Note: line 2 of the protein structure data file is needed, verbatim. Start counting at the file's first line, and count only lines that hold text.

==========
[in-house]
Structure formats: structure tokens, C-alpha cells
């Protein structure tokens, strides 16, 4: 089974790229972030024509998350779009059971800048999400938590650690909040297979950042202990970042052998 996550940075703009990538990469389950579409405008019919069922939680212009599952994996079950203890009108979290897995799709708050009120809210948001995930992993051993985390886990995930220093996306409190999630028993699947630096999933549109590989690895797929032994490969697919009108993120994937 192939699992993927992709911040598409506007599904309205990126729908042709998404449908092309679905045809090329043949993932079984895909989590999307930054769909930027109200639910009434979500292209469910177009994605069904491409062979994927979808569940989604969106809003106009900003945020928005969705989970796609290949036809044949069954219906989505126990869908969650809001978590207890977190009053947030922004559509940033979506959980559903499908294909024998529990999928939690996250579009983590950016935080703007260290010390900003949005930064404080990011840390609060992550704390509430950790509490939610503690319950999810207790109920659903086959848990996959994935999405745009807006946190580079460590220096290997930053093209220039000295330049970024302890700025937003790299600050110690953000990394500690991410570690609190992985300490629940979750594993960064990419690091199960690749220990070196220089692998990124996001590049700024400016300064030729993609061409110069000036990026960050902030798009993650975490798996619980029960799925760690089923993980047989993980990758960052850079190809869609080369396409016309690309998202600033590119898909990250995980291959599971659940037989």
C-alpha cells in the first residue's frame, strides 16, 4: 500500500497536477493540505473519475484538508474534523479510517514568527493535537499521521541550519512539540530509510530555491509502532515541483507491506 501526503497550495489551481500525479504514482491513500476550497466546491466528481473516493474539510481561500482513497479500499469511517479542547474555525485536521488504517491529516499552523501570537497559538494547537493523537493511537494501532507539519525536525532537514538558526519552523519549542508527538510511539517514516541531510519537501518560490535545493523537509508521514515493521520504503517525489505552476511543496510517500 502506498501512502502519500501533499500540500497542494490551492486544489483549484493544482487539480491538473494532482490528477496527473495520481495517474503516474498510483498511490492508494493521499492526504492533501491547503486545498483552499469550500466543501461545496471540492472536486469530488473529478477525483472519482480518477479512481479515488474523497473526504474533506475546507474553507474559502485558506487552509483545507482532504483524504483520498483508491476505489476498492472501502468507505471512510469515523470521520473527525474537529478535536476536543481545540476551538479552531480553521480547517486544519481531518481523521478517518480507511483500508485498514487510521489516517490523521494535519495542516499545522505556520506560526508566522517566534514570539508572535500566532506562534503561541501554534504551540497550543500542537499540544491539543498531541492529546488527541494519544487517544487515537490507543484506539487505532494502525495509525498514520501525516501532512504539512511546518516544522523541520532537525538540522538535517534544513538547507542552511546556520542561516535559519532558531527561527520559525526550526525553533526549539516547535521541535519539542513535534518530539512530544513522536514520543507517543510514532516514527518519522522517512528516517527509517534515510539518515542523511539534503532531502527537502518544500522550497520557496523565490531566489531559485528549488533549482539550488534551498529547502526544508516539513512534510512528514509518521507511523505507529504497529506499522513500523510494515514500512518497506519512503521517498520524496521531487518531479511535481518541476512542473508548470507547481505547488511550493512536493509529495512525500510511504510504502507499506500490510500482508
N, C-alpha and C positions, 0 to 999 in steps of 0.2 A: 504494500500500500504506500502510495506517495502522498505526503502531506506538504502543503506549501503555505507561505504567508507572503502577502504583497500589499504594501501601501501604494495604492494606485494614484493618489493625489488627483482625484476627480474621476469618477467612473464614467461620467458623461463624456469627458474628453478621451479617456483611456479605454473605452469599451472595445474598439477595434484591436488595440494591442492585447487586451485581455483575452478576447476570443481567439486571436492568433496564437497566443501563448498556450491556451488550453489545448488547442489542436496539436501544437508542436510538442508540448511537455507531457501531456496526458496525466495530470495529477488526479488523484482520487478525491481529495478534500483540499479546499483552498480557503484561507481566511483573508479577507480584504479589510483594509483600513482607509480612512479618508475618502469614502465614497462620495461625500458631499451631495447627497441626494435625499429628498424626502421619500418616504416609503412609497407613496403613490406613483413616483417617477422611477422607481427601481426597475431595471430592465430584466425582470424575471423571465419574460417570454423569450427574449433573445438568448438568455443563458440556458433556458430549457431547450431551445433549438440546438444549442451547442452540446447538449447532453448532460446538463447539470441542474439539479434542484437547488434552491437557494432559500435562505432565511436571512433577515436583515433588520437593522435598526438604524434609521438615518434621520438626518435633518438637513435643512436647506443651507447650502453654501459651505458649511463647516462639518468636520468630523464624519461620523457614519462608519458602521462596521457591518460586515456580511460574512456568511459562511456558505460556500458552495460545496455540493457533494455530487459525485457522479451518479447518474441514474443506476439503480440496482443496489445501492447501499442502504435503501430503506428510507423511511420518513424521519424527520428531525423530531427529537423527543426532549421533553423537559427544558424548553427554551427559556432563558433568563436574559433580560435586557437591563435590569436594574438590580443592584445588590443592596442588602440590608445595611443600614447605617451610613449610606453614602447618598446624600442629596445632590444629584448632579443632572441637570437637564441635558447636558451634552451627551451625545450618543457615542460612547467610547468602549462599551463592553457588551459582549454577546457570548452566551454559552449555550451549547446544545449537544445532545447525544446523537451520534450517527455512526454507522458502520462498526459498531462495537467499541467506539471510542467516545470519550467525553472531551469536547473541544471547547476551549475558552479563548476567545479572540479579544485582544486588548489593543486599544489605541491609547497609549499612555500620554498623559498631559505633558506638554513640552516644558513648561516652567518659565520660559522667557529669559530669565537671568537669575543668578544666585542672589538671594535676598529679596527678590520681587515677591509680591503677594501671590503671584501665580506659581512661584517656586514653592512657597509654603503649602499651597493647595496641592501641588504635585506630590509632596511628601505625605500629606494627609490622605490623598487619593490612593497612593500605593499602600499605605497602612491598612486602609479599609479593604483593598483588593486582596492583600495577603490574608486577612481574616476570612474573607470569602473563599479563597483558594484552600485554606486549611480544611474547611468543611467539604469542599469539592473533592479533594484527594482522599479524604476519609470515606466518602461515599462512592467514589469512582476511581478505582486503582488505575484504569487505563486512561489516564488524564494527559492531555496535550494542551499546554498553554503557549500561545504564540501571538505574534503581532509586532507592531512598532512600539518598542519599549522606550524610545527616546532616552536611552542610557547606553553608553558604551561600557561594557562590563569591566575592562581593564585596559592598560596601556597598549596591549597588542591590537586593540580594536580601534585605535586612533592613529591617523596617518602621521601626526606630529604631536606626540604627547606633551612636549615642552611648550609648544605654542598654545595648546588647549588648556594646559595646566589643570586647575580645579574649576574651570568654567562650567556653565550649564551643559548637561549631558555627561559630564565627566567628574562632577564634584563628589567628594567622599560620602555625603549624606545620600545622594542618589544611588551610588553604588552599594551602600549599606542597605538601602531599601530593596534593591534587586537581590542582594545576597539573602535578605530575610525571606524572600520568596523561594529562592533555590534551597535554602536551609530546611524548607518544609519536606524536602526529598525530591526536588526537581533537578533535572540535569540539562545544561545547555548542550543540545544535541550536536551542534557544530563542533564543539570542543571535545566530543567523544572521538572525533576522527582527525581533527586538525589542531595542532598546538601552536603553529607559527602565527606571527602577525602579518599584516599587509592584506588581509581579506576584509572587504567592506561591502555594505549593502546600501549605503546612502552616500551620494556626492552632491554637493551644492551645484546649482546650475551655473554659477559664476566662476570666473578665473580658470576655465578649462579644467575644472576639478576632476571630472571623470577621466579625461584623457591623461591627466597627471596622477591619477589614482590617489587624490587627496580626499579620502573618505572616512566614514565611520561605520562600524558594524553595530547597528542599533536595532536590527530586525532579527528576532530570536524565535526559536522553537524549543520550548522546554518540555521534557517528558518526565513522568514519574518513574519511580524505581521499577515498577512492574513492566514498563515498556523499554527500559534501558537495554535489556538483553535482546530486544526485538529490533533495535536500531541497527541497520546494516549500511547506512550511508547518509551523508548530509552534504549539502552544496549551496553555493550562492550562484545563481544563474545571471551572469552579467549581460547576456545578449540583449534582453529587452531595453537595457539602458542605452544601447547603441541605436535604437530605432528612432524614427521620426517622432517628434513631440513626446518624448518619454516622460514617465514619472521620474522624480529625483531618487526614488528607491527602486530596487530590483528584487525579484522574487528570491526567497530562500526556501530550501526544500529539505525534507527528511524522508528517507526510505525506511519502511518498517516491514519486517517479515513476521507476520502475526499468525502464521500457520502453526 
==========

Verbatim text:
Structure formats: structure tokens, C-alpha cells